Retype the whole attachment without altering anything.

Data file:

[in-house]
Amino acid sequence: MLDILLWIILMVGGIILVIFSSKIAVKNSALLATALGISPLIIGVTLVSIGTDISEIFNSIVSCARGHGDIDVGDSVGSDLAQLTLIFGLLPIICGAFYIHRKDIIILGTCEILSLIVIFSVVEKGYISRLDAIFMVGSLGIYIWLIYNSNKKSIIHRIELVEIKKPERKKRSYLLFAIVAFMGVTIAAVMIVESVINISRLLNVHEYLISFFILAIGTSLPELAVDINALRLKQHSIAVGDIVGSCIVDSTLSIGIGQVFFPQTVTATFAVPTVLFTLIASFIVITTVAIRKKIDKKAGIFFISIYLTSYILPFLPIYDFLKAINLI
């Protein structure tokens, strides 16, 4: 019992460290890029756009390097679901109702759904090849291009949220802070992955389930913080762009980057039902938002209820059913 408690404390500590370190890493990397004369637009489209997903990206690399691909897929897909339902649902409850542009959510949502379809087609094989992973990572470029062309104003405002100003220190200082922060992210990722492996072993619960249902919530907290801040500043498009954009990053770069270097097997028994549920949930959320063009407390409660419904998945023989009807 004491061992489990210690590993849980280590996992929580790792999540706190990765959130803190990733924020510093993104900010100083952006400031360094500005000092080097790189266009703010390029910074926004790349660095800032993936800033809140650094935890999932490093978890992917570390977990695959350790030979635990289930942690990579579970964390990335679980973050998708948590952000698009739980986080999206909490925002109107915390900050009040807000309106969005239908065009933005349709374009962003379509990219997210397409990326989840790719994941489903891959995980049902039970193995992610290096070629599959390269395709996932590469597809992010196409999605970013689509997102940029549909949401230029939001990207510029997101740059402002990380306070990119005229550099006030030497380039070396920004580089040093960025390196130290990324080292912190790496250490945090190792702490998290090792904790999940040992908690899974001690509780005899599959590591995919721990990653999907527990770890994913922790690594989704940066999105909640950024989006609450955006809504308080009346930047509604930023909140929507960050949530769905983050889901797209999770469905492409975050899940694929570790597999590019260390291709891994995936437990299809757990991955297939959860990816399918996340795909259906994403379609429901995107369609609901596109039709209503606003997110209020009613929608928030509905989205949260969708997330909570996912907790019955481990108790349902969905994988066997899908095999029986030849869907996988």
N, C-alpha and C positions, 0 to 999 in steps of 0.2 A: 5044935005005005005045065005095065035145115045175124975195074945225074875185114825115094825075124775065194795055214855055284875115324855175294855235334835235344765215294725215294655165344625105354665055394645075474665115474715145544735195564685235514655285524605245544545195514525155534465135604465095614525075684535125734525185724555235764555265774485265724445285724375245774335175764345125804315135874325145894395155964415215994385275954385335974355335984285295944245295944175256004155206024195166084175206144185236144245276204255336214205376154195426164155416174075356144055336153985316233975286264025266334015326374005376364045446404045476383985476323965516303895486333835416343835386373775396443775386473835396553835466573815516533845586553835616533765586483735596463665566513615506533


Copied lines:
[in-house]
Amino acid sequence: MLDILLWIILMVGGIILVIFSSKIAVKNSALLATALGISPLIIGVTLVSIGTDISEIFNSIVSCARGHGDIDVGDSVGSDLAQLTLIFGLLPIICGAFYIHRKDIIILGTCEILSLIVIFSVVEKGYISRLDAIFMVGSLGIYIWLIYNSNKKSIIHRIELVEIKKPERKKRSYLLFAIVAFMGVTIAAVMIVESVINISRLLNVHEYLISFFILAIGTSLPELAVDINALRLKQHSIAVGDIVGSCIVDSTLSIGIGQVFFPQTVTATFAVPTVLFTLIASFIVITTVAIRKKIDKKAGIFFISIYLTSYILPFLPIYDFLKAINLI
């Protein structure tokens, strides 16, 4: 019992460290890029756009390097679901109702759904090849291009949220802070992955389930913080762009980057039902938002209820059913 408690404390500590370190890493990397004369637009489209997903990206690399691909897929897909339902649902409850542009959510949502379809087609094989992973990572470029062309104003405002100003220190200082922060992210990722492996072993619960249902919530907290801040500043498009954009990053770069270097097997028994549920949930959320063009407390409660419904998945023989009807 004491061992489990210690590993849980280590996992929580790792999540706190990765959130803190990733924020510093993104900010100083952006400031360094500005000092080097790189266009703010390029910074926004790349660095800032993936800033809140650094935890999932490093978890992917570390977990695959350790030979635990289930942690990579579970964390990335679980973050998708948590952000698009739980986080999206909490925002109107915390900050009040807000309106969005239908065009933005349709374009962003379509990219997210397409990326989840790719994941489903891959995980049902039970193995992610290096070629599959390269395709996932590469597809992010196409999605970013689509997102940029549909949401230029939001990207510029997101740059402002990380306070990119005229550099006030030497380039070396920004580089040093960025390196130290990324080292912190790496250490945090190792702490998290090792904790999940040992908690899974001690509780005899599959590591995919721990990653999907527990770890994913922790690594989704940066999105909640950024989006609450955006809504308080009346930047509604930023909140929507960050949530769905983050889901797209999770469905492409975050899940694929570790597999590019260390291709891994995936437990299809757990991955297939959860990816399918996340795909259906994403379609429901995107369609609901596109039709209503606003997110209020009613929608928030509905989205949260969708997330909570996912907790019955481990108790349902969905994988066997899908095999029986030849869907996988």
N, C-alpha and C positions, 0 to 999 in steps of 0.2 A: 5044935005005005005045065005095065035145115045175124975195074945225074875185114825115094825075124775065194795055214855055284875115324855175294855235334835235344765215294725215294655165344625105354665055394645075474665115474715145544735195564685235514655285524605245544545195514525155534465135604465095614525075684535125734525185724555235764555265774485265724445285724375245774335175764345125804315135874325145894395155964415215994385275954385335974355335984285295944245295944175256004155206024195166084175206144185236144245276204255336214205376154195426164155416174075356144055336153985316233975286264025266334015326374005376364045446404045476383985476323965516303895486333835416343835386373775396443775386473835396553835466573815516533845586553835616533765586483735596463665566513615506533